MANILA, Philippines – In order to “address the issue of Manila Imperialism,” to decongest Metro Manila, and spur development in the countryside, two legislators from a party-list organization want to move the country’s seat of government to Davao City, hometown of current president Rodrigo Duterte.
Kabayan Representatives Ron Salo and Ciriaco Calalang filed House Bill 6968 or the “Philippine Capital Relocation Act of 2018.” In a release to media, the two representatives said they want Davao City to be the location of the presidential palace, vice presidential palace, Senate, House of Representatives, Constitutional Offices, and national offices of government agencies.
Section 9 of the bill allocates an initial budget of P1 billion to implement the proposal. This will be taken from the Presidential Savings of the current fiscal year. Subsequent allocations will be included in the national budget for succeeding years.
Salo and Calalang said the idea of separating the country’s seat of government from “other centers” was taken from the United States and China. “In the USA, Washington D.C. is the country’s political capital, while New York is its financial capital. In China, Beijing is the country’s political capital, while Shanghai is its financial capital,” they said.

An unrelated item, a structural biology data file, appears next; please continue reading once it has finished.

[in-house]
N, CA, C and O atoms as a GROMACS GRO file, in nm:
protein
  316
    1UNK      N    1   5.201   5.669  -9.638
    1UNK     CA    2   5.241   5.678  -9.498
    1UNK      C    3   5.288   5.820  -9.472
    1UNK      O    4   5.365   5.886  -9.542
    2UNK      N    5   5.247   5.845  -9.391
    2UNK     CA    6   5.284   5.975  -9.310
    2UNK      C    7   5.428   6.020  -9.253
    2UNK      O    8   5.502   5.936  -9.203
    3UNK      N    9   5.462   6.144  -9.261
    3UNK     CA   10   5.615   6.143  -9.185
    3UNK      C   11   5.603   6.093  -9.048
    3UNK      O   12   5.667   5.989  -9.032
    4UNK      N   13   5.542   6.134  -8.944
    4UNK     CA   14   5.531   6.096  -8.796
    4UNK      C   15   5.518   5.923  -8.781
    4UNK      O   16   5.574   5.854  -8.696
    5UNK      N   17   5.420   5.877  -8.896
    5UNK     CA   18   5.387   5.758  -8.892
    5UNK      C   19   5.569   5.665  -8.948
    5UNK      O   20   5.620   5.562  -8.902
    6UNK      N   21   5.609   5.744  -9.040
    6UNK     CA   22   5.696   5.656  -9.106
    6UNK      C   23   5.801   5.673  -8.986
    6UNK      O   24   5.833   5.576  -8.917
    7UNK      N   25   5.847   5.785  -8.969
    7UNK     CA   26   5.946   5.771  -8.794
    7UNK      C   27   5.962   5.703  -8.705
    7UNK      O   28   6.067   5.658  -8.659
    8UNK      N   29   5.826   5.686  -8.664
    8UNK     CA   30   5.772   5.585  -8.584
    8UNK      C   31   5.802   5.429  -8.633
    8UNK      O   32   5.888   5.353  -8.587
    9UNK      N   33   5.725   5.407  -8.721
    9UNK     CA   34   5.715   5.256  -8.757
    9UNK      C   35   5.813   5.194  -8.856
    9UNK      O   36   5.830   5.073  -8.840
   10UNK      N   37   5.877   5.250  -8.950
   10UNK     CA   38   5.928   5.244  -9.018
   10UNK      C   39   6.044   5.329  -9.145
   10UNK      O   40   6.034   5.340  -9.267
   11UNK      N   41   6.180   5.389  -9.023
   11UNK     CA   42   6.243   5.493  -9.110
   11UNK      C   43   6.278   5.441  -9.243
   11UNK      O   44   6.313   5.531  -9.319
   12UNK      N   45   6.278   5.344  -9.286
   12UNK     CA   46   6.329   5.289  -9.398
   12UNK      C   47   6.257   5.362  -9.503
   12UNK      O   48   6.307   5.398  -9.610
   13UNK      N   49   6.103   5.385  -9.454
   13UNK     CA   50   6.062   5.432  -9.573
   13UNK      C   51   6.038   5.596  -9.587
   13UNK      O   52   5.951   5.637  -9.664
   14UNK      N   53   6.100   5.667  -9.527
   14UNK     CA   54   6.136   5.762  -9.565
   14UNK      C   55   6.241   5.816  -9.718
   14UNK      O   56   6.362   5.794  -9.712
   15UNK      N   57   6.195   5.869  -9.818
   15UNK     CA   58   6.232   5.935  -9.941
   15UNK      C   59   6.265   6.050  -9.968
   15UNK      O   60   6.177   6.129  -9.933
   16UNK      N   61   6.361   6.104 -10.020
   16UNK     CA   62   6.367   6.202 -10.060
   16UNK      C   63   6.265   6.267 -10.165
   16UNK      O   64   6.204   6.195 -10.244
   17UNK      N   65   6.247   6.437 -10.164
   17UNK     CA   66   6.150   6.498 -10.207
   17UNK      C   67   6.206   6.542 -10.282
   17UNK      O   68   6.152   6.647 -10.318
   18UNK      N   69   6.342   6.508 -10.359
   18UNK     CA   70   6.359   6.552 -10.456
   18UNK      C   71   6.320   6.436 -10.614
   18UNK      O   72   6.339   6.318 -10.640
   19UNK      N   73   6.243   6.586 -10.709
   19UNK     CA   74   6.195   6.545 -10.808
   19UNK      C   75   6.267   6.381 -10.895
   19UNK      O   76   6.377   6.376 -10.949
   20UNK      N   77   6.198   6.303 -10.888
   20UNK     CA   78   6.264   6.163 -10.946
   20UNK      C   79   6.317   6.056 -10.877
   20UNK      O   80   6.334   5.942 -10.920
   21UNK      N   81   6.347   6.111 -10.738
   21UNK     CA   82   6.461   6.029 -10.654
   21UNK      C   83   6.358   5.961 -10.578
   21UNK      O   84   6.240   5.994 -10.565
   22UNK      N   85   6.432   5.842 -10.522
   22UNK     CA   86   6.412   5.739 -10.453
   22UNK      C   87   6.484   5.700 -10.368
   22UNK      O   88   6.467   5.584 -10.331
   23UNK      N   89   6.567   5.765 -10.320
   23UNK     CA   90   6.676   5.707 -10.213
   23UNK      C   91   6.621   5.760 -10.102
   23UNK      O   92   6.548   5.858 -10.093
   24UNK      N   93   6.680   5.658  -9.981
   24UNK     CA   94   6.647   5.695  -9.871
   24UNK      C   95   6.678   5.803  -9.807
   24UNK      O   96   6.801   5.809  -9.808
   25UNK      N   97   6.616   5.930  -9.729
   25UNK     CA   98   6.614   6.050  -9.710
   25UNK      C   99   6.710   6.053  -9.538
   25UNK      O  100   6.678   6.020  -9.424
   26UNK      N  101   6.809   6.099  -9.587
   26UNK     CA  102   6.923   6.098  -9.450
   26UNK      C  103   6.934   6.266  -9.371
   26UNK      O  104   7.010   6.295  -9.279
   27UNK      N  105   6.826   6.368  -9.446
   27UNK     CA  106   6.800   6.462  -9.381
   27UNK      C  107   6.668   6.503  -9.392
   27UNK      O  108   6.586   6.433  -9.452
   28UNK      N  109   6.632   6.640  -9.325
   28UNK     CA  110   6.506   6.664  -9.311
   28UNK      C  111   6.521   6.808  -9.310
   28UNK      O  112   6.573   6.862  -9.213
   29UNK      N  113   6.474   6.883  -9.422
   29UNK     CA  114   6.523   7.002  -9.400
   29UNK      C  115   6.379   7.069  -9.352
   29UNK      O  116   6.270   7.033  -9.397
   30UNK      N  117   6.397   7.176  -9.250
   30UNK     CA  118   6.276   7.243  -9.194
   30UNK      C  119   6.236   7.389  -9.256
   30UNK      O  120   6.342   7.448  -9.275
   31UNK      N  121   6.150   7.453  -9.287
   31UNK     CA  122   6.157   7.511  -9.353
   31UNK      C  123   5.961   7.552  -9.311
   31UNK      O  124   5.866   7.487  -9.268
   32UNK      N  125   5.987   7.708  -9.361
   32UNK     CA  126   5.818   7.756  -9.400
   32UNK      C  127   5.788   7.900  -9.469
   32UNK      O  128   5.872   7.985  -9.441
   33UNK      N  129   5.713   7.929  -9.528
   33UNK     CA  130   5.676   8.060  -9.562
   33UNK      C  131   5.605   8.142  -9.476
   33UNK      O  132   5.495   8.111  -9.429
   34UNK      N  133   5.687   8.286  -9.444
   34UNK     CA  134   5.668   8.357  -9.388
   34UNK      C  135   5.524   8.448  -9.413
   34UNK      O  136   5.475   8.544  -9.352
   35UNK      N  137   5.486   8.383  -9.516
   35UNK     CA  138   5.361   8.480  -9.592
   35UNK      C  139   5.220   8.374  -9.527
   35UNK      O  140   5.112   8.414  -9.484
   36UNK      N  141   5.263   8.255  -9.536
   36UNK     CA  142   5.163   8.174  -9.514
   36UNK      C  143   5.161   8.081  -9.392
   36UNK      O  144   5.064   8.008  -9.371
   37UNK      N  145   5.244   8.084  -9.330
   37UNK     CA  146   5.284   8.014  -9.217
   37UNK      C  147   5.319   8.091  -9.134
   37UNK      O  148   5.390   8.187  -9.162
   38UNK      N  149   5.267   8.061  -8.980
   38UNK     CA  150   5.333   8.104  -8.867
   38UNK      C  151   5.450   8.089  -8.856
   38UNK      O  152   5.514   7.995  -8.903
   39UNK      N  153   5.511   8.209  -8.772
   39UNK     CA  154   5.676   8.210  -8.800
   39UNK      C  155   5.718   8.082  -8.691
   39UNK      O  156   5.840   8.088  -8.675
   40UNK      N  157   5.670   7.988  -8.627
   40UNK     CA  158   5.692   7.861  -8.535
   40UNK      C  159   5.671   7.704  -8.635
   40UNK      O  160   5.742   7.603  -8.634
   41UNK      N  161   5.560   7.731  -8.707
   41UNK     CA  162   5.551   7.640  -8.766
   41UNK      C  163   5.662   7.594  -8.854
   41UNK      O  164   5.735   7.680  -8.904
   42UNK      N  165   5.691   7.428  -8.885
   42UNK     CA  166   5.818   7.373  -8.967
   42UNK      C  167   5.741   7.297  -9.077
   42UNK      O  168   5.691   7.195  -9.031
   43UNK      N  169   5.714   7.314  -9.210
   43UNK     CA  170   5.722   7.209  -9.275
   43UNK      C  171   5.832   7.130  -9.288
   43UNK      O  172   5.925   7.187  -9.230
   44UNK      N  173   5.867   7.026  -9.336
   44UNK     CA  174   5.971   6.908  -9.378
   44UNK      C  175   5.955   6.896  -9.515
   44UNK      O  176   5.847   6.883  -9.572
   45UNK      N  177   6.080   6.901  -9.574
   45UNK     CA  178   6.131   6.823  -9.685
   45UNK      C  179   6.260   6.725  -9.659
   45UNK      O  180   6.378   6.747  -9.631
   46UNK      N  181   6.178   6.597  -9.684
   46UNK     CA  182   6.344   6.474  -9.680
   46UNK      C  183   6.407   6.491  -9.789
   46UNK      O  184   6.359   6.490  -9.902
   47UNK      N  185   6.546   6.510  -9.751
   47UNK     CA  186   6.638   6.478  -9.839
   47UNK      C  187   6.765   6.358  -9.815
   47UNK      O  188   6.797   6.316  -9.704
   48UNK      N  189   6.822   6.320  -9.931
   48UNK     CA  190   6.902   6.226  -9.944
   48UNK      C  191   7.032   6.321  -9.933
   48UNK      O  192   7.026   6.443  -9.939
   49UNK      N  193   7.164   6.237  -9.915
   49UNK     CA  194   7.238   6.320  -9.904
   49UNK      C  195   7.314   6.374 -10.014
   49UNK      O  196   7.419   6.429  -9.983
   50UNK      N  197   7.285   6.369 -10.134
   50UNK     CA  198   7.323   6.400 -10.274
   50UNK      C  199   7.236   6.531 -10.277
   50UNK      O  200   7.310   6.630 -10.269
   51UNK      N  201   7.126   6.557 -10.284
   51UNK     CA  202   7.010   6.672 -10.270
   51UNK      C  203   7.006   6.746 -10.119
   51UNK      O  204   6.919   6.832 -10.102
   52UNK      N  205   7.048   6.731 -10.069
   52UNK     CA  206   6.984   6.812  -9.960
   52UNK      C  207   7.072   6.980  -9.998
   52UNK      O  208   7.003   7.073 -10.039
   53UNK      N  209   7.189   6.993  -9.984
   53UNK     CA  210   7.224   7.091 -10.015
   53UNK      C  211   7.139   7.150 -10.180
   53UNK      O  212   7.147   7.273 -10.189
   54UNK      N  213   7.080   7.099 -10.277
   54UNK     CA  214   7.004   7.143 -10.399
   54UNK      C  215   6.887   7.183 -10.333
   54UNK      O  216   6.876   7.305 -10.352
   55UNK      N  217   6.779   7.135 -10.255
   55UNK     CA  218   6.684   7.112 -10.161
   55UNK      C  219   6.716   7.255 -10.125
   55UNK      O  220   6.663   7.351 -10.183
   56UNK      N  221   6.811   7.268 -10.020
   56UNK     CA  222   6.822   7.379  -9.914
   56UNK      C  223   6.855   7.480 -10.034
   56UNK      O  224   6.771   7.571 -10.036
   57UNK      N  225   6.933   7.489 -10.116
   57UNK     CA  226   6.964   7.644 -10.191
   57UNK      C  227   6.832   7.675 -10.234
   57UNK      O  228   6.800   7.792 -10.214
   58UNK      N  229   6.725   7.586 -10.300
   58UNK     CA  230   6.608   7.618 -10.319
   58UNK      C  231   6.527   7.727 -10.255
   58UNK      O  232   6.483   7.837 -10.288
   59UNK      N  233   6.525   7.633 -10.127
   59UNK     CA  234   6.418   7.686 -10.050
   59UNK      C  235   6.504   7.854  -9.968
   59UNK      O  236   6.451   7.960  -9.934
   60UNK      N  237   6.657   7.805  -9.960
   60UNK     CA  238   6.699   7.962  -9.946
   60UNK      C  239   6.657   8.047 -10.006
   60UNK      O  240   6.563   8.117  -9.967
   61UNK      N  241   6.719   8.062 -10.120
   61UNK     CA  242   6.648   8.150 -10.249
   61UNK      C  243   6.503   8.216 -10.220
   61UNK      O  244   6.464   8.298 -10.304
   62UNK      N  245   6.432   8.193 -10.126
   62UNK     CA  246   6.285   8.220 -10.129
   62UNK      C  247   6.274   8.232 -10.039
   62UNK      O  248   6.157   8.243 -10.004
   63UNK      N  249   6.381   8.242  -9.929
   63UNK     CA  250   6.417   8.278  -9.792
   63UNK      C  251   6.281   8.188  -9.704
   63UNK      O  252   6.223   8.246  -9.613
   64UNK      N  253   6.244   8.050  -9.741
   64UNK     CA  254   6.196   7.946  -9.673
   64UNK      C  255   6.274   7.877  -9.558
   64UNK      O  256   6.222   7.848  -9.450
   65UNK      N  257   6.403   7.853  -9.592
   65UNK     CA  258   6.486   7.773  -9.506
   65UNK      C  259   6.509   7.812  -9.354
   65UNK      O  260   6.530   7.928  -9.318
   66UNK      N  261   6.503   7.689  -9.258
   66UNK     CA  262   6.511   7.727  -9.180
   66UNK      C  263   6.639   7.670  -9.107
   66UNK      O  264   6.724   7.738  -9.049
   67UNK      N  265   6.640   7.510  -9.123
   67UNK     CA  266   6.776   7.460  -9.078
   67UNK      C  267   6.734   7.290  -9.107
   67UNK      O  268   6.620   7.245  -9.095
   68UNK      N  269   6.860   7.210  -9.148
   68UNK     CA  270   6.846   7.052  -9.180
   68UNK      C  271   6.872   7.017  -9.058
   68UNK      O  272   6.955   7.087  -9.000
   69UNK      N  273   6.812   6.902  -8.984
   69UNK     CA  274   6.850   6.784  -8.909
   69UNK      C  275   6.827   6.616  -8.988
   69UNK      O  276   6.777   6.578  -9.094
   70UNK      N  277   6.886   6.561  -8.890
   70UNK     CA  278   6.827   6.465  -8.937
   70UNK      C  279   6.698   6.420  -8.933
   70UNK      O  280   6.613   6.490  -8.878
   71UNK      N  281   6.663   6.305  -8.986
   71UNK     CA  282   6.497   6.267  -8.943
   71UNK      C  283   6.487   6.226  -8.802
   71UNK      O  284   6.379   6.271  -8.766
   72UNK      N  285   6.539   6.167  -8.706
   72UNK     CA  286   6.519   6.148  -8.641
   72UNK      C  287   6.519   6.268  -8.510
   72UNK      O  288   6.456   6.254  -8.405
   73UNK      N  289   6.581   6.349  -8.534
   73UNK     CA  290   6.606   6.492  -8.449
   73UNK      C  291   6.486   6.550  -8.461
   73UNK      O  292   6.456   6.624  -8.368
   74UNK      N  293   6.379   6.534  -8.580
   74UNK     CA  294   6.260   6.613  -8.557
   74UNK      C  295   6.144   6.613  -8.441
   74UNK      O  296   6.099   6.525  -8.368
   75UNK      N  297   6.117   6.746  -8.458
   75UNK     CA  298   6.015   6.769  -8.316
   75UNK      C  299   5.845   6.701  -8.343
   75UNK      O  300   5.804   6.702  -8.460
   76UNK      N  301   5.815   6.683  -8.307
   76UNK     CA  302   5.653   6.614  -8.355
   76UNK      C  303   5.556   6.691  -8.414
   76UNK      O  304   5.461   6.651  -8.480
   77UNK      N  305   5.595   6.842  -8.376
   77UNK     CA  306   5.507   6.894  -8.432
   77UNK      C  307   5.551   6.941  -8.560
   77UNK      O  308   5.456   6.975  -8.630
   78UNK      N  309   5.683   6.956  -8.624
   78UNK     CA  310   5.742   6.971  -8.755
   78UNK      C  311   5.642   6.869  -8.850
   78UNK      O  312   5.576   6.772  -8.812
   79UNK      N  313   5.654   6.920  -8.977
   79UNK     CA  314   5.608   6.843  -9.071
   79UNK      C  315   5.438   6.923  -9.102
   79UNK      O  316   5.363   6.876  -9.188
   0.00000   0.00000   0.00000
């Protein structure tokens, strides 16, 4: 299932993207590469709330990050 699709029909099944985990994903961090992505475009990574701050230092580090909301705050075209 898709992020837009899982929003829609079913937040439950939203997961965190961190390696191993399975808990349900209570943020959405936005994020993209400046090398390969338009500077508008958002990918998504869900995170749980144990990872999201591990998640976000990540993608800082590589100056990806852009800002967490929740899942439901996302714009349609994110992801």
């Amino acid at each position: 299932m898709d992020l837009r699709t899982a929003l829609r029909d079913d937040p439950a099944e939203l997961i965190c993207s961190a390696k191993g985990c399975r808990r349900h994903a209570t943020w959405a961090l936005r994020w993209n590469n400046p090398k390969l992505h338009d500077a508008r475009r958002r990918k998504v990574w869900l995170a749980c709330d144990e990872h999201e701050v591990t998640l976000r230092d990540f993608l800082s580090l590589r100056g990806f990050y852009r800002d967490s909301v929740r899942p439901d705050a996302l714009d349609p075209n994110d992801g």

The two said their proposal should help ease traffic in the already congested Metro, as well as “prevent the further rise in population due to unmitigated migration, congestion and urban blight which hamper further development.”
They are also proposing for the transition, including the construction of the new seat of government, to take place over 3 years. Metro Manila will “remain to be the country’s economic or finance center.”
However, they also push for Malacañang Palace to still be the official residence of the Philippine president even if the office is already in Davao City. “Baguio City shall remain to be the Summer Capital of the Philippines,” they added.
Buildings vacated as a result of the move will either be converted to Metro Manila regional offices or transferred to the National Historical Commission if they have historical significance.
Permanent employees who would be affected by the proposed move can either resigned or retire early and can avail of entitlements according to the law. – Rappler.com